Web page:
You are right, and I agree too that Nettrekker is a great tool, but I don’t think that librarians and teachers should be telling kids that they’re going to lose their computer privileges if they use a search engine other than Nettrekker.

    As for the ads and irrelevant searches, don’t you think those are valuable things to teach kids? Shouldn’t we be teaching them that even if you do punch the monkey, you’re not going to get that iPod nano like the ad promises? Shouldn’t we be teaching them that doing a search for Martin Luther King, Jr. is going to turn up hate websites, and what those websites are, and how to tell if the information in them is valid?

    I feel the same way about a blanket policy of blocking websites. Students need to learn how to be responsible when surfing the web, and teachers need to learn how to monitor.

  • I can see your point on the ads and teaching the kids the appropriateness and how junk on the Internet works. But it took me forever to go through and clean machines or close windows with all those pop ups that were triggered from one click. I could have used the pop up blocker but two of our wonderful websites that we enjoyed made use of pop ups and we were missing valuable information. I would like to see the formal Internet classes using regular search engines where you can teach those skills and not in a regular class where they are already under enough pressure to master 10+ standards for each subject a day.

    I have also found some controversial material in netTrekker – such as Hitler and Castro being a hero.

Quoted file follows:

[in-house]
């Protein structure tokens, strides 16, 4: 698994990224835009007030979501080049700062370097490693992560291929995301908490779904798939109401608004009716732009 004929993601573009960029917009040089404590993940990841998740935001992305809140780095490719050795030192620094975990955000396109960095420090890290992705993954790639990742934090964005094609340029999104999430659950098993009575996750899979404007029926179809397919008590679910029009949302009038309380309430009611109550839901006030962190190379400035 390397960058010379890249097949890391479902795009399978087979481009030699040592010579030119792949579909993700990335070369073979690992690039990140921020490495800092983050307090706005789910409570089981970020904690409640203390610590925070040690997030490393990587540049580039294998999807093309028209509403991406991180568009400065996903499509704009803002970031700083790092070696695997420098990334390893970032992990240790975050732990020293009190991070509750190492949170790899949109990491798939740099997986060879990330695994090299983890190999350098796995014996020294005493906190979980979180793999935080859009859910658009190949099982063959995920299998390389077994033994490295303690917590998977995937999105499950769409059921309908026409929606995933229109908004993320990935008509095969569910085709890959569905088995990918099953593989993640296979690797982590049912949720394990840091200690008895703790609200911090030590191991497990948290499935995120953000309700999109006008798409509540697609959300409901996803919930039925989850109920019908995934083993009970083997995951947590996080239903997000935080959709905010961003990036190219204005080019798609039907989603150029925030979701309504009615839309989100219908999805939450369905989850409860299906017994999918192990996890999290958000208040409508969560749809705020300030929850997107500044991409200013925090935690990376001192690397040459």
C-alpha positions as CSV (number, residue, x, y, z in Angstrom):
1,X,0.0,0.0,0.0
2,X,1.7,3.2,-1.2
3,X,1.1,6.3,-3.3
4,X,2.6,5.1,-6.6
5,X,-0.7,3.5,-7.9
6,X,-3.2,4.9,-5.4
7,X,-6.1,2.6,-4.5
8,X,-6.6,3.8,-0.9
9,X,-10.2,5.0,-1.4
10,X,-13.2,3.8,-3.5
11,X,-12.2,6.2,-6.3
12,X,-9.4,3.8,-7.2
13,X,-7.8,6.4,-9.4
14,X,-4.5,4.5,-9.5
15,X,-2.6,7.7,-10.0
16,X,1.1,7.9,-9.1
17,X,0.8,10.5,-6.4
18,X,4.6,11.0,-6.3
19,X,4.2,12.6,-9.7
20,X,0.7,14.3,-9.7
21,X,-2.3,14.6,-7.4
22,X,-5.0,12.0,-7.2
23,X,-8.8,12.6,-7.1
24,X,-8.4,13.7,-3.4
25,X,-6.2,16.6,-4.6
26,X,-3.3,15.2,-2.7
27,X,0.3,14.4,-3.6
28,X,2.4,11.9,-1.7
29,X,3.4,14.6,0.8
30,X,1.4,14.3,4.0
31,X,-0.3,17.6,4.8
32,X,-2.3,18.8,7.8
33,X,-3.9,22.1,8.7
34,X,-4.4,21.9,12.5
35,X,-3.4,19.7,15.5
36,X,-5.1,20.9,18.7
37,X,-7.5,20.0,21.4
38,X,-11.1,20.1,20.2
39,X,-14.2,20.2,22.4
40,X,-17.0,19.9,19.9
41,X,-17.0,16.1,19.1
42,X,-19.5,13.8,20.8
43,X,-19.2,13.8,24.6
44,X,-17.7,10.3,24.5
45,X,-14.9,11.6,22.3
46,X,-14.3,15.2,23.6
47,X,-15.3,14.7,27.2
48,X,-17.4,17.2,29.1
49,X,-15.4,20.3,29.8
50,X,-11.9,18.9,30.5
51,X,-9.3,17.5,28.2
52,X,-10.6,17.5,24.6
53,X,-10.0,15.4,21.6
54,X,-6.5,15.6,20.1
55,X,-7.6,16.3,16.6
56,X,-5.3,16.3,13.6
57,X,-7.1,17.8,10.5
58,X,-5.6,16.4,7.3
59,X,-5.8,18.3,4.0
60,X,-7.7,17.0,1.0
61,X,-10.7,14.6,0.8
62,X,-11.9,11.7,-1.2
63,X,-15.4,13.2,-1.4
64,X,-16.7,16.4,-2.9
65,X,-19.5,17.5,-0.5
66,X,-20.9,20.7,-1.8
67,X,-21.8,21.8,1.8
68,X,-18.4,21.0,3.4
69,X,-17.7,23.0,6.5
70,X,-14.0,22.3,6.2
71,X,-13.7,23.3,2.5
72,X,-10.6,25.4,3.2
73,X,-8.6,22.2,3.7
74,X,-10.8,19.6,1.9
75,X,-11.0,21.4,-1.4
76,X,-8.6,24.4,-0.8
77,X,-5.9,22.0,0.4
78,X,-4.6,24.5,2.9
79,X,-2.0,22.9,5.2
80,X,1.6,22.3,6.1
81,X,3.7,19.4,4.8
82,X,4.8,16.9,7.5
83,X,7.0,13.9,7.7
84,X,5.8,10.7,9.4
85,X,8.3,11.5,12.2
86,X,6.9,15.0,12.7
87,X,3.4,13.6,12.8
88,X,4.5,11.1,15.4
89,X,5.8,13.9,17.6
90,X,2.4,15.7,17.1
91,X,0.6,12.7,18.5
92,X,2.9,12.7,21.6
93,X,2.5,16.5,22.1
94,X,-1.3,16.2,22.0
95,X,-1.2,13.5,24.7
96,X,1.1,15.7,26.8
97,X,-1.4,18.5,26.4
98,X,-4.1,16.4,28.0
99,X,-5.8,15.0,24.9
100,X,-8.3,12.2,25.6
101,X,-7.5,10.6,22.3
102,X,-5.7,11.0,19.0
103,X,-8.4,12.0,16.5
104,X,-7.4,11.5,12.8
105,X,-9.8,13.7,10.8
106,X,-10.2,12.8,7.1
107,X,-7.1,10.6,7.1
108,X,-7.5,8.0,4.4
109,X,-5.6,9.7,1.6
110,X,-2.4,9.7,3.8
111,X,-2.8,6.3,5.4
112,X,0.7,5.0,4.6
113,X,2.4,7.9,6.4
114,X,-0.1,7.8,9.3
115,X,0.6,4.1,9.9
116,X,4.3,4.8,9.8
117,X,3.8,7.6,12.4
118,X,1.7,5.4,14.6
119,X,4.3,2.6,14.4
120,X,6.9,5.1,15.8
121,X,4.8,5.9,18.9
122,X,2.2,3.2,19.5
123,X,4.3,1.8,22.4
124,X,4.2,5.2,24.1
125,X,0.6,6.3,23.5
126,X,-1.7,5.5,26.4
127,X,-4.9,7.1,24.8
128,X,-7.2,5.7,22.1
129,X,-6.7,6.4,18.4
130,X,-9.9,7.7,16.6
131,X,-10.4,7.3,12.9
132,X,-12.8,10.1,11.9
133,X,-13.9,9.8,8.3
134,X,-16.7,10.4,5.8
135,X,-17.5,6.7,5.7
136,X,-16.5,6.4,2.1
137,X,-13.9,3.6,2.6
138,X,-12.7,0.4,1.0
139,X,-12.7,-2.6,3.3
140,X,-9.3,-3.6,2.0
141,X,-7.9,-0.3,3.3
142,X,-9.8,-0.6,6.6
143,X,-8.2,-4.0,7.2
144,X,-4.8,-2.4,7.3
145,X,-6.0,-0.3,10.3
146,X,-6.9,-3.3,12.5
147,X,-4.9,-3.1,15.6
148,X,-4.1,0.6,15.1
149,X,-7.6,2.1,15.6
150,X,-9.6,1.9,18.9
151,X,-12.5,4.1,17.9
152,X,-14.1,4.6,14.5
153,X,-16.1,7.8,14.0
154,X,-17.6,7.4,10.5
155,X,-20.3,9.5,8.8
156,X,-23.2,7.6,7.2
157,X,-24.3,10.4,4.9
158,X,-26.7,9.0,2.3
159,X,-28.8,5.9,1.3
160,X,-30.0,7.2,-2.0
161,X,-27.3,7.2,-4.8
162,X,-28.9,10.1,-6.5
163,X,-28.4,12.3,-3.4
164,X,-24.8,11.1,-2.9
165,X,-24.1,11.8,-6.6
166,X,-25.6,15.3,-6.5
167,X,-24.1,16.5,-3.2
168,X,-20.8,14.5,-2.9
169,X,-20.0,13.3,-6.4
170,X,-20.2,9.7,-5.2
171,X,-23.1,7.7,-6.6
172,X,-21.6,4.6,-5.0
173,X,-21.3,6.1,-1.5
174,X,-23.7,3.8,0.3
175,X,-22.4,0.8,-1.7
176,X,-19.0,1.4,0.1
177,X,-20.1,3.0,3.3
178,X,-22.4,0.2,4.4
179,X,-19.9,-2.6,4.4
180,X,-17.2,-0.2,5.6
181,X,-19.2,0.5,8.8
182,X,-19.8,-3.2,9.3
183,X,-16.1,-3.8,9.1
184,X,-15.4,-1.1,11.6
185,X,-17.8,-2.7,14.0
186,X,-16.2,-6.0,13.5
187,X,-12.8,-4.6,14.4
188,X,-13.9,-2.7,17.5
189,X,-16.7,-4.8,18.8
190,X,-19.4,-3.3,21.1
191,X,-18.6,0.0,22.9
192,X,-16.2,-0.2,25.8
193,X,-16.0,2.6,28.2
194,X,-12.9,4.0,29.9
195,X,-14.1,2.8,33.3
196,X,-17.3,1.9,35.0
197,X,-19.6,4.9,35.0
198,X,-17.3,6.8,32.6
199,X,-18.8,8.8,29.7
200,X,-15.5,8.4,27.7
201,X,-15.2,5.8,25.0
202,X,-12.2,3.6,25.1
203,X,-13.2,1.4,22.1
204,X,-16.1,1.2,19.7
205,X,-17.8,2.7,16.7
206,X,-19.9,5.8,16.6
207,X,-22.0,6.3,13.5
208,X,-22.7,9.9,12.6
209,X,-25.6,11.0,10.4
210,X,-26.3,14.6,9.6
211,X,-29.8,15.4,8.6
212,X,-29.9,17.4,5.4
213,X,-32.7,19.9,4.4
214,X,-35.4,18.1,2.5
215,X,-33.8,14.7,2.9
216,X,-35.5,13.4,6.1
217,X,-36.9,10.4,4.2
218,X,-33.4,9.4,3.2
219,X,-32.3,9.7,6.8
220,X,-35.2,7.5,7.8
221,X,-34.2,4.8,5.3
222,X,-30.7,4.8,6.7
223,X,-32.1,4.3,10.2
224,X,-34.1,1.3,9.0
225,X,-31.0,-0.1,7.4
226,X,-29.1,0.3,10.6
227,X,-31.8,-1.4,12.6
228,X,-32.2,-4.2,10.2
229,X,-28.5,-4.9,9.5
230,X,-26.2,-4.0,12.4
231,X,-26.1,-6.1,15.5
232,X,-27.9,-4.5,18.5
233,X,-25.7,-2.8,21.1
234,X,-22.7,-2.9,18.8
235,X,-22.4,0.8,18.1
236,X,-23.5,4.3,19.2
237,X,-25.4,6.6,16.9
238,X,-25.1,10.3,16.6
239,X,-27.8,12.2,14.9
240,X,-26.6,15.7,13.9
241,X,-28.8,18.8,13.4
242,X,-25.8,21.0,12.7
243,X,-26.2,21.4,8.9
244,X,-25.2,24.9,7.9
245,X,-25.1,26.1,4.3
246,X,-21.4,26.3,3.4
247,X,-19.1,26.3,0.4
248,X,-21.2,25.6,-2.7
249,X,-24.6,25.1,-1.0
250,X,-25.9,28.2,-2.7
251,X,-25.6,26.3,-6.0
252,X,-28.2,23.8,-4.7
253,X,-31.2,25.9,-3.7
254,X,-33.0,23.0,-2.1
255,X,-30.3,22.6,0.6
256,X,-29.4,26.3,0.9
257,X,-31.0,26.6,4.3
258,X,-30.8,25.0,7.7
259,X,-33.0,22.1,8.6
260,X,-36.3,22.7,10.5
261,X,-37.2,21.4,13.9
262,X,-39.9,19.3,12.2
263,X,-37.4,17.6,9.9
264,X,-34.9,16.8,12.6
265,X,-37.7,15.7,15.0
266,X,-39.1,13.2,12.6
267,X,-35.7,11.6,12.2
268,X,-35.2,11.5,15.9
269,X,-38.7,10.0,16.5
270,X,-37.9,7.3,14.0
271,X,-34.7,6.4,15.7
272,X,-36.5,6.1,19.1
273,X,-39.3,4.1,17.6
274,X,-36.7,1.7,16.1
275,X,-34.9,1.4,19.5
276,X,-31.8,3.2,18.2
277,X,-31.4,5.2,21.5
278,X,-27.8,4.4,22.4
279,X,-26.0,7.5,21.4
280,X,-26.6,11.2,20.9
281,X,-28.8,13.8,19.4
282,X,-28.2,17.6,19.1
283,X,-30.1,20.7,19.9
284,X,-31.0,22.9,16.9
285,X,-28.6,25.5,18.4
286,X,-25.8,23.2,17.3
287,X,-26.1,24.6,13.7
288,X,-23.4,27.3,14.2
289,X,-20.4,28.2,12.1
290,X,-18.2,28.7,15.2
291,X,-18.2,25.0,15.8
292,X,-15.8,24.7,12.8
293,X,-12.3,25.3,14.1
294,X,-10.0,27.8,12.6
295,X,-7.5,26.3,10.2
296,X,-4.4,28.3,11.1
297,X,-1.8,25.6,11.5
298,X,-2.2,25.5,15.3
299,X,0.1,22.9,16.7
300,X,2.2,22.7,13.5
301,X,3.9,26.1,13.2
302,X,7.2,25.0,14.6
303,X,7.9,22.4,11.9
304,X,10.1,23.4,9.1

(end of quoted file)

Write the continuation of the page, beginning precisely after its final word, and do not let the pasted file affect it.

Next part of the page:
As far as losing their rights, there may be reasons for that. 1. Their district passed it down as a mandate because they are paying for netTrekker and want to see it used. 2. They want to make sure the students don’t have an irrelevant searches and an issue like the one with the NorthEast Substitute teacher a few years ago that is finally coming to trial.

    I once did a search for “cheerleading tips moves steps high school competetion” in Yahoo and Google. (Not all at once but in a variety of search trials) I was working with a cheerleading squad and I WAS NOT their first choice and so I had a lot to learn. (I was the only fool dedicated enough to stay after school and do weekend trips.) I was disgusted and shocked at the results. I even had Google Safe Search Filter on and I still had sites that should not have come through. In school the next day I had students working on a digital storytelling project about slavery (this was my technology class where I integrated the core subjects- worked it in reverse). The images they found for slavery were so inappropriate we had to modify and adjust the project. I had to spend hours after cheerleading to find the images, put them in a folder and limit the students to those images only. Now, netTrekker probably doesn’t have what I want for cheerleading, but I can promise they have the slavery topic.
    It’s all good – and we just need to teach the teachers when each tool is appropriate and to share with the students on how to pick which tool is appropriate for their proposed project.